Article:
By Dirk Noël

The School of English called on me to become Head relatively soon, less than a full seven years after I joined it, and consequently I will be known by only a small proportion of the readership of this Newsletter. It seems appropriate, therefore, that I introduce myself a little.

I joined the School in September 2006, close to twenty years into my career as a teacher and researcher in English language and linguistics, having previously held teaching and research positions in the universities of Antwerp, Ghent and Leuven, all in my native country, Belgium. Both in my teaching and my research my very broad area of interest is grammar, with a focus, naturally, on English, though I have also published on research that contrasts English with other languages, first and foremost my native tongue, Dutch. Courses I have taught so far in the School are ENGL1015 Introduction to English linguistics, ENGL2004 English syntax, ENGL2050 English corpus linguistics, ENGL2125 English construction grammar, ENGL2129 English as a language of science, and ENGL3036 Research seminar in English linguistics. None of our alumni will have done the first of these, Introduction to English linguistics, since it is a brand new course which I taught for the first time last academic year. It is one of a series of Introductory Courses that were launched last year as part of our new 4-year curriculum and offers a very broad survey of the central sub-disciplines of linguistics. English syntax is a course I have offered every year since I started teaching in the School because it is a very popular course. It deals with grammar — which, to my delight, I discovered to be an area of great interest in Hong Kong — and teaches students to talk about sentences, arguably one of the most fundamental concepts in English Studies. The English corpus linguistics course reveals me to be an “empirical” linguist who in his research draws data from large electronic text collections, or “corpora”. The course consists of a series of workshops in which students get hands-on experience in working with corpora. English construction grammar is the course that links up the most with my research, about which I will say a bit more in the next paragraph. It presents an alternative way of thinking about grammar, as a huge resource of building blocks, small ones and big ones, very simple ones and more complex ones, concrete ones and highly abstract ones, rather than as a system of rules. It also deals with the question of how these building blocks, or “constructions”, come to be part of the grammar of a language, specifically of course the grammar of English. English as a language of science first considers how English came to be the de facto default language of scholarship all over the world, and whether that’s fair, and then reflects on genre characteristics, as well as more narrowly linguistic features, of academic texts. In the research seminar course, finally, I have guided some of our best students through small individual projects that link up with my current research.

Spanning a career in linguistics of more than twenty-five years, my published research has dealt with aspects of a number of fairly diverse areas, ranging from discourse-pragmatic features of the news bulletins of the BBC World Service, over the complementation patterns of semantically similar verbs in English, French and Dutch, to recent evolution in the use of verbal modal expressions in World Englishes. There are two main strands to my current research. The first of these is aimed at exploring the advantages of a (contrastive) construction grammatical approach to historical linguistics. In a theoretical article published in 2007, I made the case for distinguishing between Diachronic Construction Grammar and Gram­ma­ti­c­al­­ization Theory, or more precisely for subsuming the latter framework under a much wider diachronic constructionist one, and in subse­quent­ly published descriptive research I have provided illustration of the heuristic value of (contrastive) diachronic construction grammar. Some of this is joint research with Dr. Timothy Colleman (Ghent University) which contrasts the history of certain constructions in English and Dutch. Together we recently secured funding from the Hong Kong General Research Fund for a project on constructional attrition, which will investigate the disappearance of constructions from the grammar of a language. The second strand of the research I am currently involved in is joint work with Professor Johan van der Auwera (University of Antwerp) on the evolution of expressions of modality in World Englishes. This research is specifically intent on exploring various method­ologies for garnering information about the structural development of New Englishes, in the absence of historical corpora of such varieties of English.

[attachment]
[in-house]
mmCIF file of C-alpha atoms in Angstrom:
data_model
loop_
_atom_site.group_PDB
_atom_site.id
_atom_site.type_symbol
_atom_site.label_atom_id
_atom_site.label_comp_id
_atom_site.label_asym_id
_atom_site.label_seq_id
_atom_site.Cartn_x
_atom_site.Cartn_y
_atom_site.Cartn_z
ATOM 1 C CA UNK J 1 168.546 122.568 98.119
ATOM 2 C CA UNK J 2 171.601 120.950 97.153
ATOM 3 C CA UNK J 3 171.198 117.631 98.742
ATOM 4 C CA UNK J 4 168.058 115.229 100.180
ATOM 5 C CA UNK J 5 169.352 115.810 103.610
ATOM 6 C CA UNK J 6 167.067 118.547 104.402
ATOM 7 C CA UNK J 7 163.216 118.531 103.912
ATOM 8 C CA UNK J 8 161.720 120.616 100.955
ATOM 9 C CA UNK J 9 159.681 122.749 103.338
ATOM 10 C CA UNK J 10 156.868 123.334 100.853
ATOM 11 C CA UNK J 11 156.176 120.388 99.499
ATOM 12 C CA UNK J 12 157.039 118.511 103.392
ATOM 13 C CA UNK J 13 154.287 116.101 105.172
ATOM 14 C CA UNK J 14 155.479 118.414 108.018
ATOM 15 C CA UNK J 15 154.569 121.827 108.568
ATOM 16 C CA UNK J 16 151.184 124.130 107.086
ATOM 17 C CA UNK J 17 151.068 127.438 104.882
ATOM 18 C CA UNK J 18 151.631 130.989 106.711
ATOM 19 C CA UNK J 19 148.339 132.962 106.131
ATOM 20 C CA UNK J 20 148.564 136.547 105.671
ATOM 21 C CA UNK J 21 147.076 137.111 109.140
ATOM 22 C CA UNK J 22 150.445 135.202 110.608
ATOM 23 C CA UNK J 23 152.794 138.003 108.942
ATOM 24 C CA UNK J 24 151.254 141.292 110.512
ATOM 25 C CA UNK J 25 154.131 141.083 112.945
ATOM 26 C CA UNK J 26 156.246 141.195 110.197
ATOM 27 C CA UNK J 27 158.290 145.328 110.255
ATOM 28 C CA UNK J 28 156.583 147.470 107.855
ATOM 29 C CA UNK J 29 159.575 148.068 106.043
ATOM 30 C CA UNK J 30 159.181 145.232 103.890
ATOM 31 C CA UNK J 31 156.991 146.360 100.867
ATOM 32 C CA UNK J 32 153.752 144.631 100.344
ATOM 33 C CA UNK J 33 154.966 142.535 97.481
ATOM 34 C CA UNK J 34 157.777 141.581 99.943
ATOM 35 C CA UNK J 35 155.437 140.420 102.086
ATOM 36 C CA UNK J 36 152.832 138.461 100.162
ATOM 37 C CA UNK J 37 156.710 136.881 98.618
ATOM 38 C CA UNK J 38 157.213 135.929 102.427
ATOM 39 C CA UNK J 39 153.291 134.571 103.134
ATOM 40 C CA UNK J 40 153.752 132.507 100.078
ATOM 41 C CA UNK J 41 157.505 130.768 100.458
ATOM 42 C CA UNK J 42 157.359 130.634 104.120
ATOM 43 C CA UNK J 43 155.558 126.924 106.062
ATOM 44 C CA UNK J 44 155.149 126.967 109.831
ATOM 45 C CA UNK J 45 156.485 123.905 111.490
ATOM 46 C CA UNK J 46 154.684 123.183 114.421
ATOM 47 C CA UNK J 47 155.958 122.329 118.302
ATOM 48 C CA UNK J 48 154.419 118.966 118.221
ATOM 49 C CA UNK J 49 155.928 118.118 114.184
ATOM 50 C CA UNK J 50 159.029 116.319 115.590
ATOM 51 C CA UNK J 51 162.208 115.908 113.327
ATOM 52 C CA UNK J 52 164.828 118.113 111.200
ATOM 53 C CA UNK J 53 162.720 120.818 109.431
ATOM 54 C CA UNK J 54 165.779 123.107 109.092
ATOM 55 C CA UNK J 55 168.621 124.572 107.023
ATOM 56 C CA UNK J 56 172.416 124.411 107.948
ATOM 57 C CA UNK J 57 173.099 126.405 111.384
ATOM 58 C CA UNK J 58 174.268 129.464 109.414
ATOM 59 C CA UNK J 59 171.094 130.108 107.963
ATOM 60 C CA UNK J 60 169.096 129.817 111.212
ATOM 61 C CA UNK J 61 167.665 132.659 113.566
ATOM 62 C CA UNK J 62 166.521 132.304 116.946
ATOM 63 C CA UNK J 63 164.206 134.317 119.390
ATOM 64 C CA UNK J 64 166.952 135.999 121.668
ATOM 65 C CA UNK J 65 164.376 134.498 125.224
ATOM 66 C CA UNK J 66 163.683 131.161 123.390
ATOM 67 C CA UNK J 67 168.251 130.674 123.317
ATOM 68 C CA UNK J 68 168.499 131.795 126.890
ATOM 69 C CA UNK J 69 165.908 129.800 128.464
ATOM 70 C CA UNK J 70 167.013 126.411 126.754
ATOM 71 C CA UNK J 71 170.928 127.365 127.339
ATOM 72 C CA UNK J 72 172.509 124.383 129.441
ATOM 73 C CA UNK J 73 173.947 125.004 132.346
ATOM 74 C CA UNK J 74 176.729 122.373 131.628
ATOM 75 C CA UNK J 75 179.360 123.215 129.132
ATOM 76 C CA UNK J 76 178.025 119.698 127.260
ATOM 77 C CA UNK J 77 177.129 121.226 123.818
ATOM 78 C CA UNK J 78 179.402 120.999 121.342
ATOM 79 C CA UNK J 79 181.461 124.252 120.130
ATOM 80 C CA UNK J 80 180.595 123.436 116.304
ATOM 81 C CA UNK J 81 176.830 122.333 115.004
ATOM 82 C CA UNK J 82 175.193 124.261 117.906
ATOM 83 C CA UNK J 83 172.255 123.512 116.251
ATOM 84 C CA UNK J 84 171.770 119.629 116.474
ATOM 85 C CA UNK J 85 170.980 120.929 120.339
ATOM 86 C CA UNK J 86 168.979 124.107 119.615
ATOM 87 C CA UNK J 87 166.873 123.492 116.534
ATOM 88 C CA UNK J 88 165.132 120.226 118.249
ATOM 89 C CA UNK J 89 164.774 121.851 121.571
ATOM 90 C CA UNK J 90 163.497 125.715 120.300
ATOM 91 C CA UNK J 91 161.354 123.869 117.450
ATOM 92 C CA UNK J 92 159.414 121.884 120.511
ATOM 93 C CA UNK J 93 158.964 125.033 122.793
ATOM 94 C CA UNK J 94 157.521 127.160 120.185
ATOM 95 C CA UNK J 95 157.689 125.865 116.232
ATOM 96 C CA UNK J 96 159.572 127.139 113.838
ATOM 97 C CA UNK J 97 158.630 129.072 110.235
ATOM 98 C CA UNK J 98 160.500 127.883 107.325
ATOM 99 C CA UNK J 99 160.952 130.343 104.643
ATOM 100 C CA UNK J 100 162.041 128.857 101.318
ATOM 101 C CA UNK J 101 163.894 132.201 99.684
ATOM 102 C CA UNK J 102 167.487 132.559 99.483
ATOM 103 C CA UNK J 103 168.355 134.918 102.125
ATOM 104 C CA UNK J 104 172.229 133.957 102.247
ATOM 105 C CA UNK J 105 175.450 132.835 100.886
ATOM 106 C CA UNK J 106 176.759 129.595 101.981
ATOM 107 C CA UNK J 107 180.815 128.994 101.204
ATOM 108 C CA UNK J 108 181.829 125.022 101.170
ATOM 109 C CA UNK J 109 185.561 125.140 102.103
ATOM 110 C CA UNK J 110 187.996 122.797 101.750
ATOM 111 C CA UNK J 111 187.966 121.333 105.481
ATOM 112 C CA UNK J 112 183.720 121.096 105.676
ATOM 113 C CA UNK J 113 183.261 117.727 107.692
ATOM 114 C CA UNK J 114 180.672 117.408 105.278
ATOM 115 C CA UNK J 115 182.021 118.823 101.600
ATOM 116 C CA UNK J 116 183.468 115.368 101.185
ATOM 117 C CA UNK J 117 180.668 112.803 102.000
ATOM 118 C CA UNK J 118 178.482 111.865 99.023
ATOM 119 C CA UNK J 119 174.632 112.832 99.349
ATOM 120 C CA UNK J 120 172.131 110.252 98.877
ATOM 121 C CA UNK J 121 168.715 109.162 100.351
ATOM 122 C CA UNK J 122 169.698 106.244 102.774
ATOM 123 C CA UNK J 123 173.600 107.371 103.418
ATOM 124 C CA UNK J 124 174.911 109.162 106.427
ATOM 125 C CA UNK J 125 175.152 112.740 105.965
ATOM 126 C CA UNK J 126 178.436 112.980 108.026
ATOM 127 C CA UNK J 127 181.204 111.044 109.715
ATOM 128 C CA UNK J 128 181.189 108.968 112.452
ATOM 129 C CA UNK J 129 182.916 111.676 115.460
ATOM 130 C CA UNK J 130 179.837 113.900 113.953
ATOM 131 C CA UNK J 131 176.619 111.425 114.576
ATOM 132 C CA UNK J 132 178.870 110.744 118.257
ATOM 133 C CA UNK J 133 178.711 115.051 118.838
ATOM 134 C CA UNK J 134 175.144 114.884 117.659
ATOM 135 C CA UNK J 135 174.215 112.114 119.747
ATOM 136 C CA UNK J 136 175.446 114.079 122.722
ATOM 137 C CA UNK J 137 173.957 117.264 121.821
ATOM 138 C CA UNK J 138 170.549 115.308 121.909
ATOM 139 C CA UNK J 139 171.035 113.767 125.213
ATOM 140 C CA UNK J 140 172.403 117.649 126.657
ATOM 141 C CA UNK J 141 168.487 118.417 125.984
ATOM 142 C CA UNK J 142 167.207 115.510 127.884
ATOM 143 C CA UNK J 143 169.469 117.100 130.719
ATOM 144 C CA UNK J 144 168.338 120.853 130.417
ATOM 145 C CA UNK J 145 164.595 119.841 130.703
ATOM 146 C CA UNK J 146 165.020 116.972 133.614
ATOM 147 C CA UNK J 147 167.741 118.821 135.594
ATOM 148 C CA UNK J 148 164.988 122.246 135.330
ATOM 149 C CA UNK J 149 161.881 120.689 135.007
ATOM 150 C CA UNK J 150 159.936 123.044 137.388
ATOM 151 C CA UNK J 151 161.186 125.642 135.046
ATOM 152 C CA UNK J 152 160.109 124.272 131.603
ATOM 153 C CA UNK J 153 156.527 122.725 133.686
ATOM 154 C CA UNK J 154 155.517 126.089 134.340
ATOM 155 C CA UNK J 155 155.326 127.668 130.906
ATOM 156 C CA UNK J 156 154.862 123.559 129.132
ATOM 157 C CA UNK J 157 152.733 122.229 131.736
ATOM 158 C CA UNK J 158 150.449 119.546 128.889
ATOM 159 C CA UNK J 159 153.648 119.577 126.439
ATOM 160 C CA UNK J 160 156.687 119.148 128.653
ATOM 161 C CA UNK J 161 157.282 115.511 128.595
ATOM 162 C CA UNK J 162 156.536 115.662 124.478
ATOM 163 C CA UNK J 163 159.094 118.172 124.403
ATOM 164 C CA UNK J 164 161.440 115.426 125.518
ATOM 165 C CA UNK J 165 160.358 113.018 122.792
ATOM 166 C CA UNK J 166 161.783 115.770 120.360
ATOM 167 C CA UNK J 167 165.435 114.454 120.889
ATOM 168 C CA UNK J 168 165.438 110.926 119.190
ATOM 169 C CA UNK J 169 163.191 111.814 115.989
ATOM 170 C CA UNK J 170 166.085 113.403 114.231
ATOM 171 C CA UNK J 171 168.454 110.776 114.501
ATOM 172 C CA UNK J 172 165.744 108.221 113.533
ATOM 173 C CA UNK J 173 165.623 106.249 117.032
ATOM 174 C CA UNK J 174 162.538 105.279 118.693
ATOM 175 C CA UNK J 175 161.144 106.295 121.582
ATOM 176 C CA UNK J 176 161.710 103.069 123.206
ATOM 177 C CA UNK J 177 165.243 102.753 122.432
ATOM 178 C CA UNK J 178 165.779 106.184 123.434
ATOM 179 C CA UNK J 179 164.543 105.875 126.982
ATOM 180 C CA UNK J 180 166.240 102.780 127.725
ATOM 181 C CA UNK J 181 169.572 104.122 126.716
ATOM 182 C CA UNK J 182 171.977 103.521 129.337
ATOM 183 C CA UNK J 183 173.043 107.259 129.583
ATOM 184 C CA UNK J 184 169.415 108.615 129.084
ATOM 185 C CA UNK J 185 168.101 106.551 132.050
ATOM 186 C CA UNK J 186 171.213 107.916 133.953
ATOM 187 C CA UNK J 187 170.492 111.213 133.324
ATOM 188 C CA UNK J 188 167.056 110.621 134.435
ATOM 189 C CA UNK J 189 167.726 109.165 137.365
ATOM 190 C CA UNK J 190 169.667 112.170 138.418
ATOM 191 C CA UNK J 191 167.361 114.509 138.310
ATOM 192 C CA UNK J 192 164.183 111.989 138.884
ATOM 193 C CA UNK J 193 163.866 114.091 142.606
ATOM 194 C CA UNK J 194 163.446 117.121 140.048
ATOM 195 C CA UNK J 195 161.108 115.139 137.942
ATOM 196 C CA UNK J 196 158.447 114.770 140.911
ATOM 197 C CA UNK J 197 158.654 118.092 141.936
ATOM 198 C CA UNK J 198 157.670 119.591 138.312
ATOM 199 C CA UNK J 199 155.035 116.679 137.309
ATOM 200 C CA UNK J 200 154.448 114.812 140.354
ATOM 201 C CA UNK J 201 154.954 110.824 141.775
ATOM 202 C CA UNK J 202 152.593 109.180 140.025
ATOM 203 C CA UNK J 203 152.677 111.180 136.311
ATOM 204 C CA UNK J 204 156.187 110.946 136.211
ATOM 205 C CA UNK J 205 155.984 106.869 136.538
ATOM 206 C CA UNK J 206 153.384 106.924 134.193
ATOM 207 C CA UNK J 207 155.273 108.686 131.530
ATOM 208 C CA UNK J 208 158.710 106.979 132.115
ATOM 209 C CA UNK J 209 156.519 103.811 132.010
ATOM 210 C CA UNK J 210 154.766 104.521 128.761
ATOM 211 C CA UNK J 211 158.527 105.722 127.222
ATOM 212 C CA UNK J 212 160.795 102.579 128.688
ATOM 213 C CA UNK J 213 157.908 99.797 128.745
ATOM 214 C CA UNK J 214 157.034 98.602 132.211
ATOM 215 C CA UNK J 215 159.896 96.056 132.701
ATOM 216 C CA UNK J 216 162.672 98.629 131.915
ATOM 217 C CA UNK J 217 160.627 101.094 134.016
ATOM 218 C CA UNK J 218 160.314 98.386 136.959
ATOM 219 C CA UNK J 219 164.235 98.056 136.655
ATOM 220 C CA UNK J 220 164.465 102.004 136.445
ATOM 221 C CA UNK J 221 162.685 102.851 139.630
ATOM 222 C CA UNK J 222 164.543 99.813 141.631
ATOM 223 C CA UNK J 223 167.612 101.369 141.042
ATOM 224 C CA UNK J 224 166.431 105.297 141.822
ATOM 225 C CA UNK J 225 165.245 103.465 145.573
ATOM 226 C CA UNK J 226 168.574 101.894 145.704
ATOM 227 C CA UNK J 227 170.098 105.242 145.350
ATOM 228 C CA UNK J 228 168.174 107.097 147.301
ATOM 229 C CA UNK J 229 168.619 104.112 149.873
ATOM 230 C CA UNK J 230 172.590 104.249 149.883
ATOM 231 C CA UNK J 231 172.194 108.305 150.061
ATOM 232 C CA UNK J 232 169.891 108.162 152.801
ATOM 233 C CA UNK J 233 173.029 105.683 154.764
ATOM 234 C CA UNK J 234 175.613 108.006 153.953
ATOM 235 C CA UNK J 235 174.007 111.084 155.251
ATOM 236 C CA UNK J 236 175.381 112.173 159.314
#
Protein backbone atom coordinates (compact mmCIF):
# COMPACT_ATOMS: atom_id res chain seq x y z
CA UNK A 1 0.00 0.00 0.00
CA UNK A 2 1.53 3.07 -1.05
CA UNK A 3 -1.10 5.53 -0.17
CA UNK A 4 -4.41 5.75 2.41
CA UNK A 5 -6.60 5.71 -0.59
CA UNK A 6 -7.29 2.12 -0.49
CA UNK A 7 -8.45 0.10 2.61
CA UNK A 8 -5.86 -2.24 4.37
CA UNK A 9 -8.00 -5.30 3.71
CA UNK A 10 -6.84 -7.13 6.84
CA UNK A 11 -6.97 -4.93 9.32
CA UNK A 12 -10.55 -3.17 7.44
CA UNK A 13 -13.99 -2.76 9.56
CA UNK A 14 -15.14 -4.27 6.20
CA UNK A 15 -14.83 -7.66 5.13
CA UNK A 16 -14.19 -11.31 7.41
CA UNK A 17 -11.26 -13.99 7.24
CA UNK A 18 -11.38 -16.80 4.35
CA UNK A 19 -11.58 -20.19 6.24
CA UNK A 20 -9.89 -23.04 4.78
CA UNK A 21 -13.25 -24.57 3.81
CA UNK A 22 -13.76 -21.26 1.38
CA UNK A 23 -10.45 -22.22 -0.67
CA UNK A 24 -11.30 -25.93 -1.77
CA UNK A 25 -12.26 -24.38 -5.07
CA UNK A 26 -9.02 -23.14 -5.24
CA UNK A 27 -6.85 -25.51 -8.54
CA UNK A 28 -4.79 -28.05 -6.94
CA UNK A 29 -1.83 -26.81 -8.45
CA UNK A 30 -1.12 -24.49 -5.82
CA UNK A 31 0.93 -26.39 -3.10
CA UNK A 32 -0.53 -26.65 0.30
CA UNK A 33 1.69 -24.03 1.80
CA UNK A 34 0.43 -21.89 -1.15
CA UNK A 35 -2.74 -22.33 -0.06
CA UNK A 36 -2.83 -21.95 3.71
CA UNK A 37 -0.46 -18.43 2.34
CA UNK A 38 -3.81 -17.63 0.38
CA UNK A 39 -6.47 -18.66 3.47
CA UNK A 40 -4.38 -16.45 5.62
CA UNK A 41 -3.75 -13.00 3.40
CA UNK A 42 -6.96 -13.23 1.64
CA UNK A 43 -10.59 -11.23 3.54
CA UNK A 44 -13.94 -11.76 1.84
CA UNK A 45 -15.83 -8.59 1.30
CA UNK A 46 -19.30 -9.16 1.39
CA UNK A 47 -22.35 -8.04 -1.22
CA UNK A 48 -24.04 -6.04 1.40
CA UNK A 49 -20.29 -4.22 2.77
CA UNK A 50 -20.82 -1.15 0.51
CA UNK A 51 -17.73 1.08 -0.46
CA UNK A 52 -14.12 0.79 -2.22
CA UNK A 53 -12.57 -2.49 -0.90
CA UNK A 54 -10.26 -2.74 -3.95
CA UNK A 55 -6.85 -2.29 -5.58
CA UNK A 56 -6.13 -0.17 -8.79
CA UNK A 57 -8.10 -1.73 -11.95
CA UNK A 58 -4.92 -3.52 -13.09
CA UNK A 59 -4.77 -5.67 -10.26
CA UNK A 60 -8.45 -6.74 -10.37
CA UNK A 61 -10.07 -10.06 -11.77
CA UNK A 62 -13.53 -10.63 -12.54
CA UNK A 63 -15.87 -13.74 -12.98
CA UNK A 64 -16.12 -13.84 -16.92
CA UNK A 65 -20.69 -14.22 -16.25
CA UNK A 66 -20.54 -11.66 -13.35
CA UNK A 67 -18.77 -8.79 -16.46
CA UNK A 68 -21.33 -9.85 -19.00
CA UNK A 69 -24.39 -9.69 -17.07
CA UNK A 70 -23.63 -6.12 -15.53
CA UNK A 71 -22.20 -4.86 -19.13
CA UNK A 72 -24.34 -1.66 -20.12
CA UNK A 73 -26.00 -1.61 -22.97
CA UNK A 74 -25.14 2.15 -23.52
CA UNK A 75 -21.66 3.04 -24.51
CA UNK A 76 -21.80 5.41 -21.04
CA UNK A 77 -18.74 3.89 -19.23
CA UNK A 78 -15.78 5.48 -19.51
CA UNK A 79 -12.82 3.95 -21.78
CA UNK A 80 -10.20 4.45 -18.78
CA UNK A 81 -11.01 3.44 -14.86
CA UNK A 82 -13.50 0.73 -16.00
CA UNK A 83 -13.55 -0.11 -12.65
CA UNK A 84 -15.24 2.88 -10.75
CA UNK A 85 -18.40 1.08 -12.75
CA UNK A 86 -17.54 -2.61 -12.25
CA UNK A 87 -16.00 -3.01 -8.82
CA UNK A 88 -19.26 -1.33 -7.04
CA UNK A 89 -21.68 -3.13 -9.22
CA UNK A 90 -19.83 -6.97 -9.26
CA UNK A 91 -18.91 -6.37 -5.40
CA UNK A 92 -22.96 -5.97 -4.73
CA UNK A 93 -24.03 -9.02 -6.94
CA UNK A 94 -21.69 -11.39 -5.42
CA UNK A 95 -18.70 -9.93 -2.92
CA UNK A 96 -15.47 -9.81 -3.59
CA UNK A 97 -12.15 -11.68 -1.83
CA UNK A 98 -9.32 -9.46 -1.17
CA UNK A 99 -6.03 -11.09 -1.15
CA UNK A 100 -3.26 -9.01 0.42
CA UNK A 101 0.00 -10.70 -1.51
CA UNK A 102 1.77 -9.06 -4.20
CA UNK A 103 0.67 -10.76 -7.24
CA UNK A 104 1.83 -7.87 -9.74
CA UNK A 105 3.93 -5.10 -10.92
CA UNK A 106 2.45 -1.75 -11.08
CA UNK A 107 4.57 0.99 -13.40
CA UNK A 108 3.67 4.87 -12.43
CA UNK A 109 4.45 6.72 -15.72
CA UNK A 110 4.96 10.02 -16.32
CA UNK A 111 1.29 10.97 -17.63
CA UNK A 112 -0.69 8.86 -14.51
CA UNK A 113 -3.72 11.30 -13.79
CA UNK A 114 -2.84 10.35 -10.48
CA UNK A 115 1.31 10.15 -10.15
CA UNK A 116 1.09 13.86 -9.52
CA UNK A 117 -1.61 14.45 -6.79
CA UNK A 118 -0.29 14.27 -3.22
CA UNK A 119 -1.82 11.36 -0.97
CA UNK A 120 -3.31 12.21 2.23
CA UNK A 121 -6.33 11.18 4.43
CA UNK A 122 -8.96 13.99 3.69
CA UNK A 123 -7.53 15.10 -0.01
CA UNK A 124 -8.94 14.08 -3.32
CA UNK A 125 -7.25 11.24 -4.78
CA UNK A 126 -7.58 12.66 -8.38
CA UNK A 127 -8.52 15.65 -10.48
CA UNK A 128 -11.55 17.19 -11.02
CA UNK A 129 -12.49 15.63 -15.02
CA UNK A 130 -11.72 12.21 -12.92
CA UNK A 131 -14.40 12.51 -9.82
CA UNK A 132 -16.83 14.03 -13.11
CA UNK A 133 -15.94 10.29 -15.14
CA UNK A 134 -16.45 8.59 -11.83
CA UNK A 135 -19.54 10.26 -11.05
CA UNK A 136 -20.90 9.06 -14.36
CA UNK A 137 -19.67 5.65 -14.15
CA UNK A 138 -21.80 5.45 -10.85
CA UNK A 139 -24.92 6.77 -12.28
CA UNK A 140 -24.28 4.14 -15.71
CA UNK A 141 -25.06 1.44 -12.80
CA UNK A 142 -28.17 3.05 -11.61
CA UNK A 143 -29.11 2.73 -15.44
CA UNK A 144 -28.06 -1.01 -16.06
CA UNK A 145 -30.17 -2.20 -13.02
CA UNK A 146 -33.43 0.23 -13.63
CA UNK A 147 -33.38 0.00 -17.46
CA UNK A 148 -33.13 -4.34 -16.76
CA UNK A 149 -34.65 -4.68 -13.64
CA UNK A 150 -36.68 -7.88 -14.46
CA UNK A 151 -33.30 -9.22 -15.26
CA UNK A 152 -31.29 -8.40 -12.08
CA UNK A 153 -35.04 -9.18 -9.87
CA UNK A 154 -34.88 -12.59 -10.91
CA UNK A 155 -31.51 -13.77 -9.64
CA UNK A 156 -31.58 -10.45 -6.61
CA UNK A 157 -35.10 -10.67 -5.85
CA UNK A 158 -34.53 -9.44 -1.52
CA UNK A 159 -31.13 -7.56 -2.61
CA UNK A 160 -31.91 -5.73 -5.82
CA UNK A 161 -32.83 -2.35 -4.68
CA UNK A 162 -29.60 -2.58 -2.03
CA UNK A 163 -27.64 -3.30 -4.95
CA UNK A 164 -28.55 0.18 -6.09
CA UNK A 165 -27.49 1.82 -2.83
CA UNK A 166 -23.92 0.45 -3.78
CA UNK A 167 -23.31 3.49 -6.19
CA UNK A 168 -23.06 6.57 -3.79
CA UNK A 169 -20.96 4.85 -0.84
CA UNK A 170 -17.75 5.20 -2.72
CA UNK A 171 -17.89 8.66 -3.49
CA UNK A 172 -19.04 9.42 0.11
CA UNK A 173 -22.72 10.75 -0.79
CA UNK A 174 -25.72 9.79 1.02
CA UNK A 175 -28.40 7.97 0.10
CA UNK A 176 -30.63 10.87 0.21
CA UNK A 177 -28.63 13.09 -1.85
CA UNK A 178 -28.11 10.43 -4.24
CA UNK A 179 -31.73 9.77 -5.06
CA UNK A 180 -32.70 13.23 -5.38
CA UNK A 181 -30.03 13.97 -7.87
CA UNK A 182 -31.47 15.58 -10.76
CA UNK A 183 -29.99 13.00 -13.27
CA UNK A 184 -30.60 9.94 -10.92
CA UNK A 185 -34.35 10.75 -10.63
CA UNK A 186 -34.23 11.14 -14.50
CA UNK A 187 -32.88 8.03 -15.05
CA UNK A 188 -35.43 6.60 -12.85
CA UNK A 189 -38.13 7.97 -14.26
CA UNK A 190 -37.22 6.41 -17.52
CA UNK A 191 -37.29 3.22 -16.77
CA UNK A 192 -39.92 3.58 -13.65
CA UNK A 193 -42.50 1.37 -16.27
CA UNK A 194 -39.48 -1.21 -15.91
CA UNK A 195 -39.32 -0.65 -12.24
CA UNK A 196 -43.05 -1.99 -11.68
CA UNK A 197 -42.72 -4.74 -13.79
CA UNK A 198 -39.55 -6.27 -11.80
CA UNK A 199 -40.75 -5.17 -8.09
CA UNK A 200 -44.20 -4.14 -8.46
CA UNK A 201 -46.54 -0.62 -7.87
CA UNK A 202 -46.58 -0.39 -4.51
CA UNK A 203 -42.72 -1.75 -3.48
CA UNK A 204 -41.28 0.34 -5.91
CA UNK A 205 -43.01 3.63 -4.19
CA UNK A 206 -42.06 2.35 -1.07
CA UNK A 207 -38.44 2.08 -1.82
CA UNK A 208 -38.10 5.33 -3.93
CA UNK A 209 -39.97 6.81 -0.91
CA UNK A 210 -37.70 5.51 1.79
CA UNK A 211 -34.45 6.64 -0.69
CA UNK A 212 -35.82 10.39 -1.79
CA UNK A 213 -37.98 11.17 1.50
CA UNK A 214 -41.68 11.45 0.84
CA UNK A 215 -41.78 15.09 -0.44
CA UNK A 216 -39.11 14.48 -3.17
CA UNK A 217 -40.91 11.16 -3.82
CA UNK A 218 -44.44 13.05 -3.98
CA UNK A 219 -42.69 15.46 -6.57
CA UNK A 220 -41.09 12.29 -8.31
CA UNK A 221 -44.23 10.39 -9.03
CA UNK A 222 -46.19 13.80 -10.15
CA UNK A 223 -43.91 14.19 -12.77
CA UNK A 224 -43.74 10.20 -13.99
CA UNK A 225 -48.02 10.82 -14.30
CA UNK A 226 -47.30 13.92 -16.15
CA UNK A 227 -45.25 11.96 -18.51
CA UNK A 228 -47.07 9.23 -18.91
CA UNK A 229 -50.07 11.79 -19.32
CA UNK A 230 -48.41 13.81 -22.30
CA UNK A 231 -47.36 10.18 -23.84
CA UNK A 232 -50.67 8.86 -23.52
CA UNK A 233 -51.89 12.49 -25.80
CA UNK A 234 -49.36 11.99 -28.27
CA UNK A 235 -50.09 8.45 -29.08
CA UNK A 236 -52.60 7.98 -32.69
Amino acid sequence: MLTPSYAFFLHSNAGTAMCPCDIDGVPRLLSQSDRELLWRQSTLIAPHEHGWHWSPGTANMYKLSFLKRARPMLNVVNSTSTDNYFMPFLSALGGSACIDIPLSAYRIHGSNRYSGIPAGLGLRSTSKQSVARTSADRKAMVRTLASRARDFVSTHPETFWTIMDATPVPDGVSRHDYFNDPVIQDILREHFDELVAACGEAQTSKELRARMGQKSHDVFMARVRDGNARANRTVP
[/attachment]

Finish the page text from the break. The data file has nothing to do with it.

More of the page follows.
Let me conclude by saying that, naturally, I feel honoured to have been entrusted with the daily running of the School. It is a big responsibility. What keeps me from feeling overburdened by it is the knowledge that there is excellent support staff in the School Office and that I can draw on the experience of previous Heads, not least that of my immediate predecessor, Otto Heim — whose wisdom and administrative genius it will be difficult to match, though — as well as the realization that a School is not defined by its Head, but by the collectivity of its teachers and, of course, its students. I am confident as well that — to adapt a sentence from a novel I recently finished reading, set in a department of English of a fictional American university — the School will go on with the momentum it has gathered through its tradition and the mere fact of its being (John Williams, Stoner).


Published on: September 2, 2013 < Back >